Tuesday, 23 July 2019 08:55

Making history in unraveling emissions

Written by  Peter Burke
Tim Mackle and Andrew Hoggard in Wellington last week. Tim Mackle and Andrew Hoggard in Wellington last week.

In a historic move, 11 primary sector groups have agreed to work with the Government to tackle climate change.

The groups include DairyNZ, milk processors, Federated Farmers and Beef + Lamb NZ.

Fronting a joint media conference at Parliament, Climate Change Minister James Shaw, Agriculture Minister Damien O’Connor and primary sector group representatives explained how they will work together to reduce agricultural emissions. 

The 11 groups make up nearly half NZ’s total emissions and jointly are the largest contributor to our greenhouse gas emissions. Shaw noted the remarkable shift in the agriculture sector in the last few years, especially the last few months, and he says this has resulted in the parties striking a deal to work together.

“I’m happy with the agriculture sector saying it wants to lead on climate change and on reducing emissions. Leading farmers have long been putting in place incredible innovation... to increase efficiencies on farm.”

Shaw said the new agreement will take these farmers’ good practice and roll it out NZ-wide. To achieve this will require a roll-out of new infrastructure and technology, some of it yet to be invented.

O’Connor also noted the significance of farmers and the Government working together. 

He says consumers know NZ produces the world’s finest food and they demand to know how food is produced and the animal welfare and climate change aspects of the story.

“We now have competitors claiming zero carbon beef and other food so we must step up and match their expectations in the market place. 

“We have made huge steps in working with farmers and industry leaders to... get a system that will incentivise more efficient production of food. 

“My concern is to give the right signals to the right people to get the right change in practice and the correct balance in getting profitability and change in on farm practice,” O’Connor said.

Levy to raise $47m

The NZ Government’s view is contained in a 144-page report by the Interim Climate Change Committee (ICCC).

The ICCC, an independent expert body, was asked to map a pathway to deal with emissions from electricity generation and agriculture.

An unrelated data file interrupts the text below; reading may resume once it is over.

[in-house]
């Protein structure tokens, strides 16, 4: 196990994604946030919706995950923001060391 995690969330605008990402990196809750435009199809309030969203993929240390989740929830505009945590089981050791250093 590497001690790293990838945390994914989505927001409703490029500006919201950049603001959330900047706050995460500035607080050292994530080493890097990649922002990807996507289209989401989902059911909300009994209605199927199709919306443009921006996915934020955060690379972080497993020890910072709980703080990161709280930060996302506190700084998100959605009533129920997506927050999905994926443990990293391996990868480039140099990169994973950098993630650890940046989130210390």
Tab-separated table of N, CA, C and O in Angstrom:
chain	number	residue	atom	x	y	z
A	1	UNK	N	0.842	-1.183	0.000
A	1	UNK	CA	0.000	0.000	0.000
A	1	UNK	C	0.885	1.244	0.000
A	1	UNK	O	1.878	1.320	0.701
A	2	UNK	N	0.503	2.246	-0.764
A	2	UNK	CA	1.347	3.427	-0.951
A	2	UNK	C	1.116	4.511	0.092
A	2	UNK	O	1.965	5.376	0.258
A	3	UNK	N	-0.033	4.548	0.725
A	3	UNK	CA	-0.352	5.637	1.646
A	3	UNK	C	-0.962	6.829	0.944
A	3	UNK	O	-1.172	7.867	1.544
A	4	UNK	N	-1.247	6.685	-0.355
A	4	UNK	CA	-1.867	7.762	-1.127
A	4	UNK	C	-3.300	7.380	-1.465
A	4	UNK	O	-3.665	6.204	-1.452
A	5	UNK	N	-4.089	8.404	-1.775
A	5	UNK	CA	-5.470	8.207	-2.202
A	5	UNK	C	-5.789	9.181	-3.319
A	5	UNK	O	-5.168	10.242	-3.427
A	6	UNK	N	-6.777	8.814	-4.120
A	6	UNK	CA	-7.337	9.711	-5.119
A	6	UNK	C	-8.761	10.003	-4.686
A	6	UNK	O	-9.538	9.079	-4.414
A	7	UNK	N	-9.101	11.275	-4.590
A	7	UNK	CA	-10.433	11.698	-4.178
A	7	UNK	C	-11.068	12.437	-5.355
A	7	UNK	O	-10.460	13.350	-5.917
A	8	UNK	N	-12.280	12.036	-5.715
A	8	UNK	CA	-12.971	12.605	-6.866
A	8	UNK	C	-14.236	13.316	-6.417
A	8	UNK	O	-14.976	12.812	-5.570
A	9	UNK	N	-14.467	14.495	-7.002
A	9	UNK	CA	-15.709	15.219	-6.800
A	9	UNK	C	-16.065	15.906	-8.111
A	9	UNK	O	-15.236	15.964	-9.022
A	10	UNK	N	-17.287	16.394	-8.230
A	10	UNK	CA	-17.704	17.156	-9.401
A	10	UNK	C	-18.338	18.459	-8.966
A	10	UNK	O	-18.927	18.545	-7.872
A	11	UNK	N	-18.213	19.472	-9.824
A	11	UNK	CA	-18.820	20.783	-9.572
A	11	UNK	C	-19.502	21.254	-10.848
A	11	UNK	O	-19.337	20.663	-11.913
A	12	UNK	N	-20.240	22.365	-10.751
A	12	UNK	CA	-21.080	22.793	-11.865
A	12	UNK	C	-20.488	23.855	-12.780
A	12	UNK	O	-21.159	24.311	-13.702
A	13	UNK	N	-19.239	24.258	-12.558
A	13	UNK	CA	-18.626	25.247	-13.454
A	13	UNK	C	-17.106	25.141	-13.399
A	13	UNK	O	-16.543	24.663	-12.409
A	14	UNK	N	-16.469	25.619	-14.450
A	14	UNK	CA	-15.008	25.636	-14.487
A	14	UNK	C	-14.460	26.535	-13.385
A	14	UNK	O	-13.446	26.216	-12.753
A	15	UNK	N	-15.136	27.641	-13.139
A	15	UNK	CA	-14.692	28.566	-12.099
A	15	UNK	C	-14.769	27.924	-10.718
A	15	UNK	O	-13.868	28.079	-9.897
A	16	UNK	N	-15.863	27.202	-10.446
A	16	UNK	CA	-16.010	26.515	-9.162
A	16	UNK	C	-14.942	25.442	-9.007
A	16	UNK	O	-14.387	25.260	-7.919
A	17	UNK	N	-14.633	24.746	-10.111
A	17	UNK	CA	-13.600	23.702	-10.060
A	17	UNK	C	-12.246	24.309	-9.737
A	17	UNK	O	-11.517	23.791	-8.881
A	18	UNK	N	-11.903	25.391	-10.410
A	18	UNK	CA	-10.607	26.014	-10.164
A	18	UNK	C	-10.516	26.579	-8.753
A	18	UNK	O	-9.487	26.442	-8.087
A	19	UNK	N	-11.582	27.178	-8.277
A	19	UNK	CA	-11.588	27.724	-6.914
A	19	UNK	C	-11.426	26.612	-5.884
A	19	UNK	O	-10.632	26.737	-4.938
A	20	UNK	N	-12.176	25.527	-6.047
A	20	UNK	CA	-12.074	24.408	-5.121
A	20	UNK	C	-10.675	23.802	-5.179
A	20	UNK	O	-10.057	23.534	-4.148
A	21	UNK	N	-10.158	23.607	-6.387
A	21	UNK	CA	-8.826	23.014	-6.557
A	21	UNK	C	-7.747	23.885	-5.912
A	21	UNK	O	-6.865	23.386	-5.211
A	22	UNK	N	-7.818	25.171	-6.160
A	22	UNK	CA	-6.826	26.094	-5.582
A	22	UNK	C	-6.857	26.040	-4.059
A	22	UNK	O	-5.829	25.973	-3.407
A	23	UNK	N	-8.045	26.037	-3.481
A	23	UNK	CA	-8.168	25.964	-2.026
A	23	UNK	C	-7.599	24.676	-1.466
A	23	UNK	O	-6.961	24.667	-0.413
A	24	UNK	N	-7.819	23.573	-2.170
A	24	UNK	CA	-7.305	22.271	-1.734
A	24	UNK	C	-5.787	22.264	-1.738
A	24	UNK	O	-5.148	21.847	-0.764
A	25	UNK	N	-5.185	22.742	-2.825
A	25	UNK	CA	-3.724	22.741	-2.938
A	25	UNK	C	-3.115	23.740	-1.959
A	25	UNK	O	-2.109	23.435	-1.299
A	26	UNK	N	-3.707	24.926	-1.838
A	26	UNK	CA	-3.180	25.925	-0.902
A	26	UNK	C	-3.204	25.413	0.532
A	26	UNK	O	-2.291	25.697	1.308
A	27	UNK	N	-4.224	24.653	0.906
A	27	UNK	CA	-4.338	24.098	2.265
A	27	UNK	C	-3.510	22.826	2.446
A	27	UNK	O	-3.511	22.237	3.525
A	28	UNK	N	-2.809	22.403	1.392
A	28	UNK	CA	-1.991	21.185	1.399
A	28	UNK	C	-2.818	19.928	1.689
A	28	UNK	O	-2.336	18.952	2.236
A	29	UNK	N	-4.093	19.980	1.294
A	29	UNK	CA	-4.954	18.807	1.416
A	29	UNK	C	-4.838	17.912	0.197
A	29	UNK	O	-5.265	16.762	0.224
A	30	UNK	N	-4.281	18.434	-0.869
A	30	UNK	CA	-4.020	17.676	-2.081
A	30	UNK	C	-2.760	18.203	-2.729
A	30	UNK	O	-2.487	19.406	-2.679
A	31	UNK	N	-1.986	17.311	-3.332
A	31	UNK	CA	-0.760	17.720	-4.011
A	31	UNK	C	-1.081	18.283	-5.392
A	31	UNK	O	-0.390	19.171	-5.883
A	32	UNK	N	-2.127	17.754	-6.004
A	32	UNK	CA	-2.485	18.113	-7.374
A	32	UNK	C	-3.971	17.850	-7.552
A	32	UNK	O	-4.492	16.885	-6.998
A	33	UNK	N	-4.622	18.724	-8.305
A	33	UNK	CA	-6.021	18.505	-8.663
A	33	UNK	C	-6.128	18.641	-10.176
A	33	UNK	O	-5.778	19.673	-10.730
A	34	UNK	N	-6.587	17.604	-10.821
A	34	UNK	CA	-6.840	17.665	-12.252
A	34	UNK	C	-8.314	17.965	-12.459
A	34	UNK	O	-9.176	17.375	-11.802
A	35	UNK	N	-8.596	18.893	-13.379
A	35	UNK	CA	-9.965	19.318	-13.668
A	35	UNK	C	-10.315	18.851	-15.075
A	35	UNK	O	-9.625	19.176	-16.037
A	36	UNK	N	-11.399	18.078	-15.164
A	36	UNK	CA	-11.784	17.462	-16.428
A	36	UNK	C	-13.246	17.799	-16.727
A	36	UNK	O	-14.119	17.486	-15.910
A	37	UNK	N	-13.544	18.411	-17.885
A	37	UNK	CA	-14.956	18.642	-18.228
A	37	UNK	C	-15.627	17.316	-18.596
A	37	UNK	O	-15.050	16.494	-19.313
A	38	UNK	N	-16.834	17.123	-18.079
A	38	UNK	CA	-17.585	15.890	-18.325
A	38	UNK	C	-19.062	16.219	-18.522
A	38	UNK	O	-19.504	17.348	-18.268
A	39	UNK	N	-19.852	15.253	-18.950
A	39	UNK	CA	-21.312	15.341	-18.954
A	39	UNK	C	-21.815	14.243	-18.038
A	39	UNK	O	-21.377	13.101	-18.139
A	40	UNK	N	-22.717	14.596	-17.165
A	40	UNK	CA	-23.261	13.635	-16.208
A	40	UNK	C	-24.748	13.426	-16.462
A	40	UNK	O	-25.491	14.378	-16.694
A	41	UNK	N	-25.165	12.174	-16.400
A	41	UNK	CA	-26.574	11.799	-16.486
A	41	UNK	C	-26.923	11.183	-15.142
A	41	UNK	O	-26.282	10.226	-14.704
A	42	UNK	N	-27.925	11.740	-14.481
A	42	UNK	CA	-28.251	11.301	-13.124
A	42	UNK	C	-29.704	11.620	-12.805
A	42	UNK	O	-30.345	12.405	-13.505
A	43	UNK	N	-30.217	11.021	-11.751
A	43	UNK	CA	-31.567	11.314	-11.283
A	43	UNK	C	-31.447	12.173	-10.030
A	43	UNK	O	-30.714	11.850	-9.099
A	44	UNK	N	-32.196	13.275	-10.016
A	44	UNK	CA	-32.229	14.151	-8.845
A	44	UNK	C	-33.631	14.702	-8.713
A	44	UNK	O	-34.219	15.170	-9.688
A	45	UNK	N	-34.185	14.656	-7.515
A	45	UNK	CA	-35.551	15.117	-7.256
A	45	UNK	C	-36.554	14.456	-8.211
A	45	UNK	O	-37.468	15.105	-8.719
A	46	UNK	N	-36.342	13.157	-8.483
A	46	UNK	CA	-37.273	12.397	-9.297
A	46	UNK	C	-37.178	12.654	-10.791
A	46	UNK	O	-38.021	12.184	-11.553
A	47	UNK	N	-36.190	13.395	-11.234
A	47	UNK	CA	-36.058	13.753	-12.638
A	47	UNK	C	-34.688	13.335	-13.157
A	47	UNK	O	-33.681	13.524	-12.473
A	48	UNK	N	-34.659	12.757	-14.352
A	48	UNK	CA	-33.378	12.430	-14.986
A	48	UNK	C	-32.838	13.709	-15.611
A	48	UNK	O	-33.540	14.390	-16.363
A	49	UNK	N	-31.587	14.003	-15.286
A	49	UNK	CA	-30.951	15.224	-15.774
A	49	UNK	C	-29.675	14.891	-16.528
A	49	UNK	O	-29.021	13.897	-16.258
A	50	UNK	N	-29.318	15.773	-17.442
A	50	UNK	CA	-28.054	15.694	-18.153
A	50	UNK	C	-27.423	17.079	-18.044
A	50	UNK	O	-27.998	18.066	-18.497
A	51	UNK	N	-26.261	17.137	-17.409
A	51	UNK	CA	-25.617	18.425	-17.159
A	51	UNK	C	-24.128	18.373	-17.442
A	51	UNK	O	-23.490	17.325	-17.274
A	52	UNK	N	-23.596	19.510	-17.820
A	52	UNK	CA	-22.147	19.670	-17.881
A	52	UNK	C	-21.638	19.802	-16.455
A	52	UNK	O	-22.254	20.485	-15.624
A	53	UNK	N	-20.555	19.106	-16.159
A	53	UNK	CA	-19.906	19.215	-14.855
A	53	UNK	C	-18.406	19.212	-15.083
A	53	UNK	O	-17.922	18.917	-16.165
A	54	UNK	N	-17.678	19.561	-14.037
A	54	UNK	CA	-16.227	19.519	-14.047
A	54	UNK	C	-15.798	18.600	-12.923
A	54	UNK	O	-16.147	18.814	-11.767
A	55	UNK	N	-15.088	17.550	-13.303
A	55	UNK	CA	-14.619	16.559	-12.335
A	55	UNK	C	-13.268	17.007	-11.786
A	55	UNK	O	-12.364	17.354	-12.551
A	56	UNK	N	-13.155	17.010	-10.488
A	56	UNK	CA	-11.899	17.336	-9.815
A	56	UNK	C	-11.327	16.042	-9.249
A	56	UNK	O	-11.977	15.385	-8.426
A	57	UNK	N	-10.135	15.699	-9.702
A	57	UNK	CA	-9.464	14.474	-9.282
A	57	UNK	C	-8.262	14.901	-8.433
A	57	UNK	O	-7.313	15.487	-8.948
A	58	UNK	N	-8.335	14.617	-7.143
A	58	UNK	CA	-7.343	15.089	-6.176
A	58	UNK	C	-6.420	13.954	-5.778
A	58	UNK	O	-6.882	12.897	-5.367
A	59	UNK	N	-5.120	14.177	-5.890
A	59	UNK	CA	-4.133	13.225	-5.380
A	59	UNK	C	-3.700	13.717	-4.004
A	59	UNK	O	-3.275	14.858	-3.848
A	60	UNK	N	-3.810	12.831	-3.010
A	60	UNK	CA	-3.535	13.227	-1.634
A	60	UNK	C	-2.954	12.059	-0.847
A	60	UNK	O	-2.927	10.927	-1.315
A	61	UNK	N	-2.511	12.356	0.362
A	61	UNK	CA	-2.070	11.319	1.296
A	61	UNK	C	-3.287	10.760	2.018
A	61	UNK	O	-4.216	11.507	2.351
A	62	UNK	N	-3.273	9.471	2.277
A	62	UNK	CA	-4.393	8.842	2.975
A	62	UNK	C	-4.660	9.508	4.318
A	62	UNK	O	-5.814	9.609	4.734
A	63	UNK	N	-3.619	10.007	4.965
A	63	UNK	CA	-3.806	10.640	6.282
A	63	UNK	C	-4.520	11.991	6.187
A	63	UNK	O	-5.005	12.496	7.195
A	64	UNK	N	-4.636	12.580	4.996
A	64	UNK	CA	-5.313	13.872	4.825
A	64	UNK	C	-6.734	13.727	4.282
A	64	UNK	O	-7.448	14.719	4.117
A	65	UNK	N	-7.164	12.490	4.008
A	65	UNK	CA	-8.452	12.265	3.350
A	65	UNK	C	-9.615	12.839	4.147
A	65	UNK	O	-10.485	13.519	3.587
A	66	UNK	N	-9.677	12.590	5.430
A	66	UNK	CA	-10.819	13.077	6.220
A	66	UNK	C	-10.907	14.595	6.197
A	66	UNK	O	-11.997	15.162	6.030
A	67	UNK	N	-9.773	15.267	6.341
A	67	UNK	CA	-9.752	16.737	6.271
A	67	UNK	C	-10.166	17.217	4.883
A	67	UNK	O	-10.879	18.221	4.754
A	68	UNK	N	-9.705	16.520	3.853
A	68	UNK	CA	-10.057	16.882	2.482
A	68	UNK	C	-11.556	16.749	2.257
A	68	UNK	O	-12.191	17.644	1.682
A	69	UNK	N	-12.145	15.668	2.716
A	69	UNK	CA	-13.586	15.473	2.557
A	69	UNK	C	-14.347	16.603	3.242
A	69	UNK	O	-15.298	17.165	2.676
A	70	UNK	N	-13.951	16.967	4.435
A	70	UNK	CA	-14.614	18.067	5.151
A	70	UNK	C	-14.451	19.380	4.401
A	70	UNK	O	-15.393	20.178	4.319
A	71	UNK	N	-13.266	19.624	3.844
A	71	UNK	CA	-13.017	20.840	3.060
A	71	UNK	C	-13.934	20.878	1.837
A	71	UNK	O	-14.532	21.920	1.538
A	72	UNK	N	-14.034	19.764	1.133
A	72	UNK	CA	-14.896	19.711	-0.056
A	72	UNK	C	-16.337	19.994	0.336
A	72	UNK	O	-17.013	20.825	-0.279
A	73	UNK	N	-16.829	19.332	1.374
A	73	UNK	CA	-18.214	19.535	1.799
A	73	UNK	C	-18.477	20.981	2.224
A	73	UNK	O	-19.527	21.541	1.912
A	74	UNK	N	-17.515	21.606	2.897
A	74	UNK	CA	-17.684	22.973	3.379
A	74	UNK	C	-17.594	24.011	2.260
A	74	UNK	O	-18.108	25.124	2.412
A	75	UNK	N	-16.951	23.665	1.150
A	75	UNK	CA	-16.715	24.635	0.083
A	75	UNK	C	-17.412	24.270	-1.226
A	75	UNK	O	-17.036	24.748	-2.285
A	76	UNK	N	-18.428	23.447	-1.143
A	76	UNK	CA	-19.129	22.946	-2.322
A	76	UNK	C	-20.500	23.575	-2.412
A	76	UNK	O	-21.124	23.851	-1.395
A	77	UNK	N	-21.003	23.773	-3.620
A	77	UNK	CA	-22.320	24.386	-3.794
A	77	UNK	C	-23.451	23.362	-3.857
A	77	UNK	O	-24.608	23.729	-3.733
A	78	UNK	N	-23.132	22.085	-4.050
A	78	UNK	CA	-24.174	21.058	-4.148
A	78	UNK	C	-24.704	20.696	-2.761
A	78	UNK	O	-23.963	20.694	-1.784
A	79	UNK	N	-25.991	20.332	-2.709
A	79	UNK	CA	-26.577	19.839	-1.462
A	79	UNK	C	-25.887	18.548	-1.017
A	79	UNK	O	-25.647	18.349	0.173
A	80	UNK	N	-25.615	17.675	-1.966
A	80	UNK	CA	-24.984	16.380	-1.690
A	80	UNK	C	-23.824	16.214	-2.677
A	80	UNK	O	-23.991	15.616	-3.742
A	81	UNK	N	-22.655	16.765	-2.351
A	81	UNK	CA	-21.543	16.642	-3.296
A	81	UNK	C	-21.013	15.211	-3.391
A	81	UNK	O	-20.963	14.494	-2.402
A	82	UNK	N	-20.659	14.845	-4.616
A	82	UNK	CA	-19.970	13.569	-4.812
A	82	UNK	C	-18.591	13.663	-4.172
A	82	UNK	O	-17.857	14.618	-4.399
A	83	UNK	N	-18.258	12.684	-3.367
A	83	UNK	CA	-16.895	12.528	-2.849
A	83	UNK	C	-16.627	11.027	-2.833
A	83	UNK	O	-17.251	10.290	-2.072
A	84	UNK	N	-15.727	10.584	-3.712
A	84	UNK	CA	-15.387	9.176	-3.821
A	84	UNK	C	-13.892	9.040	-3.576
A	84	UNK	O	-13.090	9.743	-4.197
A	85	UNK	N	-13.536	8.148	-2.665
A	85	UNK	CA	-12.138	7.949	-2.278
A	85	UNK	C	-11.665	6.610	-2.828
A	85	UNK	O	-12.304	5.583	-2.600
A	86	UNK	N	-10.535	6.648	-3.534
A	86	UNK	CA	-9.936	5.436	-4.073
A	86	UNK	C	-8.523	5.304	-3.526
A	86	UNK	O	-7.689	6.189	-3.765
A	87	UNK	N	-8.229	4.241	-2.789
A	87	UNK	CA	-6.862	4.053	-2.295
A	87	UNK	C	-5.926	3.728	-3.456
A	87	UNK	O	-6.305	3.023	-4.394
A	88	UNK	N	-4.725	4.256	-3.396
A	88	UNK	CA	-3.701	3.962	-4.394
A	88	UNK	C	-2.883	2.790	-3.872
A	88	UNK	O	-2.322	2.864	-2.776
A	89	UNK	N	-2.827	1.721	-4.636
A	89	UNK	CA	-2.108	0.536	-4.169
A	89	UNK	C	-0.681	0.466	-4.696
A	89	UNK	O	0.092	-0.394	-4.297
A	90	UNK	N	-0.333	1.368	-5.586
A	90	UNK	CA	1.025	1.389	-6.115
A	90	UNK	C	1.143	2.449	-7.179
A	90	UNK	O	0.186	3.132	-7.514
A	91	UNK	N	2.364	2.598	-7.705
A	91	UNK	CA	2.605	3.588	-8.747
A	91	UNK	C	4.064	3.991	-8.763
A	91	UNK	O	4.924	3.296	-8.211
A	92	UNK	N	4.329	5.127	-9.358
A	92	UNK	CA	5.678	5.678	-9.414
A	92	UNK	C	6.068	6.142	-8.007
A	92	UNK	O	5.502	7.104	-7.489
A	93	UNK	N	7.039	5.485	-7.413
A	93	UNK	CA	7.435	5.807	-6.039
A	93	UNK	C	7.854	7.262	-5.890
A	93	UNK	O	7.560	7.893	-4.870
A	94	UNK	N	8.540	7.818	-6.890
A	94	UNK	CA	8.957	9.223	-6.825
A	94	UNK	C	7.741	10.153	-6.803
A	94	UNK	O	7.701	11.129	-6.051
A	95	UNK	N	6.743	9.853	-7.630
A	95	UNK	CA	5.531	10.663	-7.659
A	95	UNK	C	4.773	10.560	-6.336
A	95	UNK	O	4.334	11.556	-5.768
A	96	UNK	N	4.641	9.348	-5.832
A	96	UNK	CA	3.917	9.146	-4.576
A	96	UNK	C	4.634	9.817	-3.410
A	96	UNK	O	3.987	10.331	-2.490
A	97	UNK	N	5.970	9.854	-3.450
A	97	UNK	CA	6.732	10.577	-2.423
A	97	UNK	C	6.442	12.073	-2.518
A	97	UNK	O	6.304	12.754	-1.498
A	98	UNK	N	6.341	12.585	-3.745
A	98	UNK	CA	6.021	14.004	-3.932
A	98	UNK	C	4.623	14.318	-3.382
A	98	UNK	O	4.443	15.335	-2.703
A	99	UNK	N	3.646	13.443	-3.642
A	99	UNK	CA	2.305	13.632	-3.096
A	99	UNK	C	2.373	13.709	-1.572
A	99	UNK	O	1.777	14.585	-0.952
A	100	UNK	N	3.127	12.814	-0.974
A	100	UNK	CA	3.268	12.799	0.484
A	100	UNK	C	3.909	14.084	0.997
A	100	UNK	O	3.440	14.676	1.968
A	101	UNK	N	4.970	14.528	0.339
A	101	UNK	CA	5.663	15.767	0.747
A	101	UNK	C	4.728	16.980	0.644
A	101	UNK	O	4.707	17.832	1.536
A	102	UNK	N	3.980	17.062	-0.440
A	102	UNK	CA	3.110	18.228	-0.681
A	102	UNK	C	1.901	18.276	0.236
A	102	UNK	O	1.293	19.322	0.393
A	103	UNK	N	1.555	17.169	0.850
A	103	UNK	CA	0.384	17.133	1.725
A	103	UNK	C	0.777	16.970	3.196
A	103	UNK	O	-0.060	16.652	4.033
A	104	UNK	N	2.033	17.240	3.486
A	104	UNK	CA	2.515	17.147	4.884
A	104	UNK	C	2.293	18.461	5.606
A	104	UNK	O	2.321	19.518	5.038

The committee says no policy exists to deal with agriculture emissions, so such a policy is needed to motivate farmers to play a part in reducing emissions. 

To achieve this the ICCC proposes levying $47 million a year to spend on developing skills and technologies to help farmers deal with emissions, effective 2025. Farmers would receive a 95% discount on emissions in line with other industries.

Somewhat controversially, the ICCC proposes collecting the $47m levy at ‘processor level’, ie dairy factories or meat processors. This resembles the levying of, eg DairyNZ. 

The levy proposed is 1c/kgMS on dairy, 1 cent/kg on beef and 3 cents/kg on sheepmeat.

Disagreement on levy solution

On the proposed levy the agriculture sector group parts from the Government. 

They unveiled their own paper -- He Waka Eka Noa (Our Future in Our Hands) -- which proposes that the industry-good organisations themselves lead the change. 

While all the groups support change in principle, they argue that a levy at processor level will not incentivise farmers to change. 

Andrew Hoggard of Federated Farmers says the levy approach could encourage the wrong sort of behaviour.

“For example, the levy might incentivise farmers to go out and buy more PKE to produce more milk to pay the levy or tax,” he says.

Hoggard says farmers need knowledge about emissions on farm and new technologies to help them. The industry proposal to have the sector’s groups working closely with farmers is the best option for cutting emissions, he says. 

Hoggard insisted that farmers are not sitting on their hands doing nothing, and do not lack of willingness to change – they simply lack the tools to do it.

“Unlike for a fossil fuel-powered vehicle there is no ‘electric sheep’ equivalent for farmers. But there is potential for methane inhibitors or a vaccine, albeit some years away from proof and coming to market,” he says.

DairyNZ chief executive Dr Tim Mackle says the dairy industry understands that it operates in a context of all NZ and there is work to do. The whole sector working with the Government would be special and it agrees with the ICCC on the need for change at farm level.

“Generally we want to move in the same direction but we disagree with the ICCC on the levy solution which farmers will see as a blunt instrument and a broad based tax,” he says.

As an alternative DairyNZ proposes a five year effort to build an enduring farm-level emission reduction framework and work with farmers and the wider rural sector on real options to reduce emissions. 

“While appropriate pricing mechanisms for incentivising emissions reductions at farm level can have an important role to play in incentivising change, creating an environment that enables and supports farmers and growers to make changes on the ground is equally important to prepare for farm based pricing from 2025,” Mackle says.

Interestingly, O’Connor noted during the media conference that he sympathises with farmers’ views, and he said diluting of signals to farmers may not encourage them to change.

The Government’s and agricultural sector’s documents are now out for consultation and will be decided on in a few months.

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